Dr. Victoria Purewal ACR
I am an accredited natural science conservator (ACR), accredited through the Institute of Conservation (Icon) gaining this award in 2002. I have over 25 years of practical experience including a masters and a doctorate in conservation science. I worked at the National Museum of Wales (@Amgeuddfacymru) for over 20 years and then I was fortunate to work as senior curator of natural science at Bristol Museum & Art Gallery (@bristolmuseum). In 2014 I set up my company Pure Conservation www.pureconservation.co.uk (@Pureconserve) and my studio is now based in Carmarthen, South Wales offering conservation services across the UK. I travel far and wide with my work and I am currently working on three separate projects including conservation of an archive.
What is Natural Science Conservation?
Natural Science or Natural History Conservation is providing care and advice on material relating to or containing animal, plant or geological components.
Studies carried out by AIM and NatSCA have revealed that natural science collections are the most visited collections in museums, with 54% of visitors visiting these collections, second in popularity being archaeology with 45%, yet this is not always represented in their funding and upkeep.
Natural science material is susceptible to a host of problems including damage from mould, pest damage, pyrite decay, cracking, physical damage and general dirt encrustation. Ensuring the collections are housed and stored appropriately is of primary importance. However, things can go wrong and mould, tears, loss of skin; fur or even an eye does happen and this is where I can help.
What can Pure Conservation offer you?
Pure Conservation offers conservation advice, collection care audits, training in botanical conservation, herbarium conservation, natural science conservation, hazardous collections and biocide detection. I also collaborate with other conservators for larger projects.
Please visit my website www.pureconservation.co.uk to see the range of services we offer
Pure Conservation’s client base
The client base for Pure Conservation is broad and varied and includes:
Museums, galleries, universities, schools, National botanic gardens, private individuals and private houses and charities including the National Trust; I am currently assistant natural science advisor to the National Trust and natural science advisor for the 2020 Collections Care Audits for the Association of Independent Museums.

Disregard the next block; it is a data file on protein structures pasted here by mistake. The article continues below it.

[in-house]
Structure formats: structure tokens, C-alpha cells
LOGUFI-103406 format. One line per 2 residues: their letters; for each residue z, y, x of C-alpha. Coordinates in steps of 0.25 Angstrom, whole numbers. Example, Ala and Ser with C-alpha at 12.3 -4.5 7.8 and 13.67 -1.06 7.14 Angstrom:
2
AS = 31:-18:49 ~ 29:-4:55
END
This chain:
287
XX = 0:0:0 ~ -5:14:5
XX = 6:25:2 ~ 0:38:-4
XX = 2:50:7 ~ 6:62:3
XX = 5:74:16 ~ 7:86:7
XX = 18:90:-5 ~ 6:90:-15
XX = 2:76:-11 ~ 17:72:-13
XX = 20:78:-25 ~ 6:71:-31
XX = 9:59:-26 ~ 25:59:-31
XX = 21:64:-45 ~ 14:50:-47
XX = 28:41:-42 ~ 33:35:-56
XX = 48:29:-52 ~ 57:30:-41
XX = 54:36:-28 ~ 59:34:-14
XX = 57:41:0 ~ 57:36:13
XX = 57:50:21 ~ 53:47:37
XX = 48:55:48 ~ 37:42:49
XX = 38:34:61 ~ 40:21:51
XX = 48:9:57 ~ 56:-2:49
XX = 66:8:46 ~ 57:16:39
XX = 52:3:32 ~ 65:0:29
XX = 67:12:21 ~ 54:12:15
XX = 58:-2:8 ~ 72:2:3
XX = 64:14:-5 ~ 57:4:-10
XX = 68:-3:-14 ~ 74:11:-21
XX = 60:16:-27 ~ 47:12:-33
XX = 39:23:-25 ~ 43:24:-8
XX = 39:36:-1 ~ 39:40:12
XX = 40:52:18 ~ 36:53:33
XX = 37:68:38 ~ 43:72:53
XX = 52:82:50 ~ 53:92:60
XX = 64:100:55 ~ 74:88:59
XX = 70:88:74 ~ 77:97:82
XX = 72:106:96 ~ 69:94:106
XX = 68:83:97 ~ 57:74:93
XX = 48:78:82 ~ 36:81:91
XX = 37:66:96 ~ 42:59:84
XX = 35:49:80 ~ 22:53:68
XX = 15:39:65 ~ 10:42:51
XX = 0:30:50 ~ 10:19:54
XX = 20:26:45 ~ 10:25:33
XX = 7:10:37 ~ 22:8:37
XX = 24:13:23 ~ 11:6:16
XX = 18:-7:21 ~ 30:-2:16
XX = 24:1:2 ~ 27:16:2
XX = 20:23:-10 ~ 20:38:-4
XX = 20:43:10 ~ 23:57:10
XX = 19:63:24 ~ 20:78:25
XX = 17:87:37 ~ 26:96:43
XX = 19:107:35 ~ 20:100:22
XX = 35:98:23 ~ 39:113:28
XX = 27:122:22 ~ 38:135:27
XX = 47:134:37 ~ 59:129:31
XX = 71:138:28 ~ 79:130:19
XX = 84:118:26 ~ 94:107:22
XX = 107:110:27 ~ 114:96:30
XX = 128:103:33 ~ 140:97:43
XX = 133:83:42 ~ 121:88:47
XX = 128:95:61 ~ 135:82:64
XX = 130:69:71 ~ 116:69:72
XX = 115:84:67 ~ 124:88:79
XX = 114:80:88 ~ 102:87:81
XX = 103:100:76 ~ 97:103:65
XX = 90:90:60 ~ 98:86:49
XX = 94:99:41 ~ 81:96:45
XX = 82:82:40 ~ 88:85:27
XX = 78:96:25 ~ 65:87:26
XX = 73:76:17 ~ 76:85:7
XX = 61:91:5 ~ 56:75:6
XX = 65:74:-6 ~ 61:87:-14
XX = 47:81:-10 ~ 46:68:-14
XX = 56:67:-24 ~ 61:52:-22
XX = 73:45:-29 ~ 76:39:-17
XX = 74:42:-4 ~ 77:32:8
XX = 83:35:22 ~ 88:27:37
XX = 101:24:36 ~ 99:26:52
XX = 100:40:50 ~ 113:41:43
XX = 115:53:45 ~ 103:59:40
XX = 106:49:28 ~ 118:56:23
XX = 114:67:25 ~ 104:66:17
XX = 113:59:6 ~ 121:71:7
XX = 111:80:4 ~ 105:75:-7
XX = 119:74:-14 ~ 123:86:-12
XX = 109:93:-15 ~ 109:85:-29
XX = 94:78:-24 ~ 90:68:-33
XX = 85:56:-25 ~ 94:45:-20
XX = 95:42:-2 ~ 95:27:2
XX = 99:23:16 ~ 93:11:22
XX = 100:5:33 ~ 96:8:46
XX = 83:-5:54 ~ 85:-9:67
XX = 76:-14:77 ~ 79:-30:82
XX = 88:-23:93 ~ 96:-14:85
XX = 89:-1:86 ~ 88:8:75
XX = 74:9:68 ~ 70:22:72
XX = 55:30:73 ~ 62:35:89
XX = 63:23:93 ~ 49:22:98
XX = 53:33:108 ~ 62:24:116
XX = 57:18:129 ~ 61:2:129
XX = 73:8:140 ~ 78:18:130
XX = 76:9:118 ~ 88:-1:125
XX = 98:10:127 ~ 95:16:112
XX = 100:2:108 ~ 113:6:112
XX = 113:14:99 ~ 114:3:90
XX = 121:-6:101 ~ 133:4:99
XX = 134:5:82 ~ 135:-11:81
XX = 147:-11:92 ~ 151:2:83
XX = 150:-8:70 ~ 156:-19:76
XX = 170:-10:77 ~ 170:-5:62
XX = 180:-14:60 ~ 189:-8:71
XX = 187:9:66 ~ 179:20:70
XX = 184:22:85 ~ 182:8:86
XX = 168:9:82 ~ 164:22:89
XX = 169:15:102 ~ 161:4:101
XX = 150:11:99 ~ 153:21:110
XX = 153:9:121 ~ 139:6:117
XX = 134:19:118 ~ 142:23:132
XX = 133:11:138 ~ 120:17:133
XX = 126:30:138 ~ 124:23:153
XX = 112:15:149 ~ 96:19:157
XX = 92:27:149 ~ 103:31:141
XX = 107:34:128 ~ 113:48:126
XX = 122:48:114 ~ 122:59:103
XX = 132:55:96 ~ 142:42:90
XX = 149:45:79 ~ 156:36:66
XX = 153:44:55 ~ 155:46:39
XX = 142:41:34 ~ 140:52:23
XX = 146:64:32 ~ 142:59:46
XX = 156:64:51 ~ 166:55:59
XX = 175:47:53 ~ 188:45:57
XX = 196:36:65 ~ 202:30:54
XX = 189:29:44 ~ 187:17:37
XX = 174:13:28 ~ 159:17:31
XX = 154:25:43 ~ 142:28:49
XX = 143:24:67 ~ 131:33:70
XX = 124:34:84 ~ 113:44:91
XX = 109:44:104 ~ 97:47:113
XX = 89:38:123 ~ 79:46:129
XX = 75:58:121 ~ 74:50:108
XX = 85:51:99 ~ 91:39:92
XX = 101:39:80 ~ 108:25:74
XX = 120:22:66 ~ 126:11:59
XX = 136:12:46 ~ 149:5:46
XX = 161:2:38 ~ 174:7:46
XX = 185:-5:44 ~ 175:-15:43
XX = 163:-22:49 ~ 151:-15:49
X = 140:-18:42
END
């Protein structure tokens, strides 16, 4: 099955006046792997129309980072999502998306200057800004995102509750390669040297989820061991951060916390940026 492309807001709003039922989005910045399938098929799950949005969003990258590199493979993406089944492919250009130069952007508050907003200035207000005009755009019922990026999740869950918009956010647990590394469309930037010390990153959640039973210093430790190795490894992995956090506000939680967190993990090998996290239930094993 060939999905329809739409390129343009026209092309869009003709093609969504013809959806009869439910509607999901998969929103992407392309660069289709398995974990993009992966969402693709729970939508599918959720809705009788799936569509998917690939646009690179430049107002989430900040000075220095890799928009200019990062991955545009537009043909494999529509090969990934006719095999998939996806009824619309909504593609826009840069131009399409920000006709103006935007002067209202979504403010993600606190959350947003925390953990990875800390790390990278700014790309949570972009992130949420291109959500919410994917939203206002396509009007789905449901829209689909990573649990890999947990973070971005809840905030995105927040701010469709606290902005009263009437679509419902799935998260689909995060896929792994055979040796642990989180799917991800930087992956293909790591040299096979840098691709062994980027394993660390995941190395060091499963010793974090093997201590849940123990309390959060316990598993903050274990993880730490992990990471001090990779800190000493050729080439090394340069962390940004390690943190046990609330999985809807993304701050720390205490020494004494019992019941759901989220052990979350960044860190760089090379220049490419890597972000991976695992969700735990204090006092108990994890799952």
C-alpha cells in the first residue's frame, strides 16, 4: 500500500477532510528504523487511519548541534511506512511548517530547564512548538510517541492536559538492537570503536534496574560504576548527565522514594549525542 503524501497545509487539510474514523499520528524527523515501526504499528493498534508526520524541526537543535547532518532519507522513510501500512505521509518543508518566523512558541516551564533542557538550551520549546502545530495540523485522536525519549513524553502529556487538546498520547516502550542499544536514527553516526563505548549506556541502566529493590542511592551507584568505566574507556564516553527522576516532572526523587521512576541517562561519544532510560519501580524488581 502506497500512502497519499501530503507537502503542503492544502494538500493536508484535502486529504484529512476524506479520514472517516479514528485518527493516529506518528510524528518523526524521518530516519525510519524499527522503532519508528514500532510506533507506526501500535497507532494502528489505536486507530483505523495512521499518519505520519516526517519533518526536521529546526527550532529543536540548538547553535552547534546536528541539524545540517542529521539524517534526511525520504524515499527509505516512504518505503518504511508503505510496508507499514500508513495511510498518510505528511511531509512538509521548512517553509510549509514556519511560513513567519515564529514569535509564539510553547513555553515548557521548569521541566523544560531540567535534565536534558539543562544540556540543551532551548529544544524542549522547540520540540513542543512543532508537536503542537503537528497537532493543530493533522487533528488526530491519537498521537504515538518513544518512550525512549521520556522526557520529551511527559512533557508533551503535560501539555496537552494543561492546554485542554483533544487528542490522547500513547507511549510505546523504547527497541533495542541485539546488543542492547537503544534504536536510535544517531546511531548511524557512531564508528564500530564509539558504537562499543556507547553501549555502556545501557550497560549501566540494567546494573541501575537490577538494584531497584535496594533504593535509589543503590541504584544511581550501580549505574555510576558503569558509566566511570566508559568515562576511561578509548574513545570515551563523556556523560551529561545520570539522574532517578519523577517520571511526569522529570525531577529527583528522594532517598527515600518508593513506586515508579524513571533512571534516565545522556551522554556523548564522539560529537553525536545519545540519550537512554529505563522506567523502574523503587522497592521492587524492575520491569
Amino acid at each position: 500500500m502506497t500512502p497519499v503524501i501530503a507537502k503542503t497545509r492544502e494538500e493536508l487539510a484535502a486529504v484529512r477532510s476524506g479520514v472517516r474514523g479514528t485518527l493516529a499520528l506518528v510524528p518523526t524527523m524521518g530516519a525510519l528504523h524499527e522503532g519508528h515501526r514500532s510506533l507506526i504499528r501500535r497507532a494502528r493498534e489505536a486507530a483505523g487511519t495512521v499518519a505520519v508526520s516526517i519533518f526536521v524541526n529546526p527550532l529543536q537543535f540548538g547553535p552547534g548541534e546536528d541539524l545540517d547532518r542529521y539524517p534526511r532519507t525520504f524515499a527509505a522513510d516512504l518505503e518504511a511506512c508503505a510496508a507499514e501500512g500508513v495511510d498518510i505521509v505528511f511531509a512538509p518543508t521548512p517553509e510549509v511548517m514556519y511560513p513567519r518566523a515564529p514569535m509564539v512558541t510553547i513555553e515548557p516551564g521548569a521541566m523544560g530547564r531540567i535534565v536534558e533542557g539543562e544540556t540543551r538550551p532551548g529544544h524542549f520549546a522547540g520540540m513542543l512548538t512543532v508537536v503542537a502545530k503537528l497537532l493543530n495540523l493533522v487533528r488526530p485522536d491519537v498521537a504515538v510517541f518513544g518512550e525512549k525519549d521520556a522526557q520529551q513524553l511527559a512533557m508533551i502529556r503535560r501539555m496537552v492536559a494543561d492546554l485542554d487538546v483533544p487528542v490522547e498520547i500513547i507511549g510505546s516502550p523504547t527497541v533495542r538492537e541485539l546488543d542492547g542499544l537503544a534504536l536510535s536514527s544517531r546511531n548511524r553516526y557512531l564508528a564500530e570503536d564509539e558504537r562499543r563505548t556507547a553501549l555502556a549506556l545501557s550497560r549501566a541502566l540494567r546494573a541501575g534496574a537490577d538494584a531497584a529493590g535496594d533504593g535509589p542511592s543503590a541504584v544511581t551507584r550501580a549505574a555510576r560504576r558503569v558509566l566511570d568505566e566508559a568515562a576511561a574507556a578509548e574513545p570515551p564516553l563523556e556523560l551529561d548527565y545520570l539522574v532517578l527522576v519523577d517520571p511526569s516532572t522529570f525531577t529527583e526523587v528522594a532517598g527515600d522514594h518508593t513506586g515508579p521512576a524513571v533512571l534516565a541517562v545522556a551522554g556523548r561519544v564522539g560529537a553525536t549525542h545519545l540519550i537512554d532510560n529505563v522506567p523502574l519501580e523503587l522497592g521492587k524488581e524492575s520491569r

Purewal, V. (1994) Conservation and the Herbarium, 19-28.
Purewal, V. J. (1997) The Biology Curator.
Purewal, V. J. (1997) Collection Forum, 13, 11-19.
Purewal, V. (1998). Analysis of the composition and study of pesticide residues present on herbarium sheets housed within the National Museum and Galleries of Wales. Chemistry and Physics Department, Leicester, De Montfort University: 102.
Purewal, V. J. (1998-1999) Amgueddfa.
Purewal, V. (1999). "The identification of hazardous pesticide and fungicide residues on herbarium material." Scottish Society for Conservation and Restoration 10(4): 5-9.
Purewal, V. (2000) Natural Science Conservation Group, 13, 12-13.
Purewal, V. (2000) The Biology Curator, 19, 31-34.
Purewal, V. (2001) The conservation of botanical photographs In Biological collections & biodiversity (Eds, Rushton, B. S., Hackney, P. and Tyrie, C. R.) Westbury Academic & Scientific Publishing,, Otley, West Yorkshire, pp. 233-246.
Purewal, V. (2001). "The Identification of Four Persistent and Hazardous Residues Present on Historic Plant Collections housed within the National Museum and Gallery of Wales." Collection Forum 16(1-2): 77-86.
Purewal, V. (2004) ICOM-CC NHCWG Newsletter, 13, 13.
Purewal, V. and Townsend, A. (Eds.) (2006) Forever Green: Botanical wax models In Buttler, C. and M. Davis, Eds. (2006). Things Fall Apart...Museum conservation in practice. Cardiff, . Pp188-193, National Museum Wales Books, Cardiff.